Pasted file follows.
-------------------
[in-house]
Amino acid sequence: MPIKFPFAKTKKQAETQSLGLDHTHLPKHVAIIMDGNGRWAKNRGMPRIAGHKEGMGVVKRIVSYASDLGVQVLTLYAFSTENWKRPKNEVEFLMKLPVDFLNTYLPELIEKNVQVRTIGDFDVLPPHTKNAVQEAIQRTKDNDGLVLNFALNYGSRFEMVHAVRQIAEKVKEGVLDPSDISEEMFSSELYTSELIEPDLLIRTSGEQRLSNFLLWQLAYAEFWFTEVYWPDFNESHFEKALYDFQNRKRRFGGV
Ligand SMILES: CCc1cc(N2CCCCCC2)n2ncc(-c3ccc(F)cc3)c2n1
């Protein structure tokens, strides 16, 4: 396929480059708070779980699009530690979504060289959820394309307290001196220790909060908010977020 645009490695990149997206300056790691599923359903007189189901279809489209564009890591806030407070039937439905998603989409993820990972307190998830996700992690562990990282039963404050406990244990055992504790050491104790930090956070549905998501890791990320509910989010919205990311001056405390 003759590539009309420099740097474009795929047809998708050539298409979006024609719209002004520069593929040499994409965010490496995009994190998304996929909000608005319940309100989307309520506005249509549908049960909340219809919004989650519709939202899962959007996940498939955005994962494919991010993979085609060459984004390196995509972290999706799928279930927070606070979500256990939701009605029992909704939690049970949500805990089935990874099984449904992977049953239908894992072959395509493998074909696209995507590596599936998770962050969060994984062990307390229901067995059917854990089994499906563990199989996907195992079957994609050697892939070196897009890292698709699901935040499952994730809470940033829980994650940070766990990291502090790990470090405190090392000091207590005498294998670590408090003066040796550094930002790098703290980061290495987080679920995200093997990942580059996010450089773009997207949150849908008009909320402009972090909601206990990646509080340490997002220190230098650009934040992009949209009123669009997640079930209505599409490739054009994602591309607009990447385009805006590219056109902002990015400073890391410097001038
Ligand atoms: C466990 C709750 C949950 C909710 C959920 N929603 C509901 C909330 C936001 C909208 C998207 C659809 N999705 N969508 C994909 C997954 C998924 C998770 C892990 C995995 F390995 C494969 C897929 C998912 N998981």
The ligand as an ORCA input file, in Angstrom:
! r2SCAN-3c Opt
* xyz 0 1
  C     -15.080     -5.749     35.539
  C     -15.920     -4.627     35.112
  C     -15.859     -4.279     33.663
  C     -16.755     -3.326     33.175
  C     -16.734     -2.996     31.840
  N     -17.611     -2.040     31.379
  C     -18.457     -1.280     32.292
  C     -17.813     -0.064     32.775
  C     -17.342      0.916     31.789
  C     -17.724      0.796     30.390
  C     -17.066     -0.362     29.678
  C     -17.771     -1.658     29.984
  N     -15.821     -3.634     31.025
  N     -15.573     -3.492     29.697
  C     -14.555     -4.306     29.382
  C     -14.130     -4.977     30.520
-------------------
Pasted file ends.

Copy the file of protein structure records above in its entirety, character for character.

[in-house]
Amino acid sequence: MPIKFPFAKTKKQAETQSLGLDHTHLPKHVAIIMDGNGRWAKNRGMPRIAGHKEGMGVVKRIVSYASDLGVQVLTLYAFSTENWKRPKNEVEFLMKLPVDFLNTYLPELIEKNVQVRTIGDFDVLPPHTKNAVQEAIQRTKDNDGLVLNFALNYGSRFEMVHAVRQIAEKVKEGVLDPSDISEEMFSSELYTSELIEPDLLIRTSGEQRLSNFLLWQLAYAEFWFTEVYWPDFNESHFEKALYDFQNRKRRFGGV
Ligand SMILES: CCc1cc(N2CCCCCC2)n2ncc(-c3ccc(F)cc3)c2n1
């Protein structure tokens, strides 16, 4: 396929480059708070779980699009530690979504060289959820394309307290001196220790909060908010977020 645009490695990149997206300056790691599923359903007189189901279809489209564009890591806030407070039937439905998603989409993820990972307190998830996700992690562990990282039963404050406990244990055992504790050491104790930090956070549905998501890791990320509910989010919205990311001056405390 003759590539009309420099740097474009795929047809998708050539298409979006024609719209002004520069593929040499994409965010490496995009994190998304996929909000608005319940309100989307309520506005249509549908049960909340219809919004989650519709939202899962959007996940498939955005994962494919991010993979085609060459984004390196995509972290999706799928279930927070606070979500256990939701009605029992909704939690049970949500805990089935990874099984449904992977049953239908894992072959395509493998074909696209995507590596599936998770962050969060994984062990307390229901067995059917854990089994499906563990199989996907195992079957994609050697892939070196897009890292698709699901935040499952994730809470940033829980994650940070766990990291502090790990470090405190090392000091207590005498294998670590408090003066040796550094930002790098703290980061290495987080679920995200093997990942580059996010450089773009997207949150849908008009909320402009972090909601206990990646509080340490997002220190230098650009934040992009949209009123669009997640079930209505599409490739054009994602591309607009990447385009805006590219056109902002990015400073890391410097001038
Ligand atoms: C466990 C709750 C949950 C909710 C959920 N929603 C509901 C909330 C936001 C909208 C998207 C659809 N999705 N969508 C994909 C997954 C998924 C998770 C892990 C995995 F390995 C494969 C897929 C998912 N998981």
The ligand as an ORCA input file, in Angstrom:
! r2SCAN-3c Opt
* xyz 0 1
  C     -15.080     -5.749     35.539
  C     -15.920     -4.627     35.112
  C     -15.859     -4.279     33.663
  C     -16.755     -3.326     33.175
  C     -16.734     -2.996     31.840
  N     -17.611     -2.040     31.379
  C     -18.457     -1.280     32.292
  C     -17.813     -0.064     32.775
  C     -17.342      0.916     31.789
  C     -17.724      0.796     30.390
  C     -17.066     -0.362     29.678
  C     -17.771     -1.658     29.984
  N     -15.821     -3.634     31.025
  N     -15.573     -3.492     29.697
  C     -14.555     -4.306     29.382
  C     -14.130     -4.977     30.520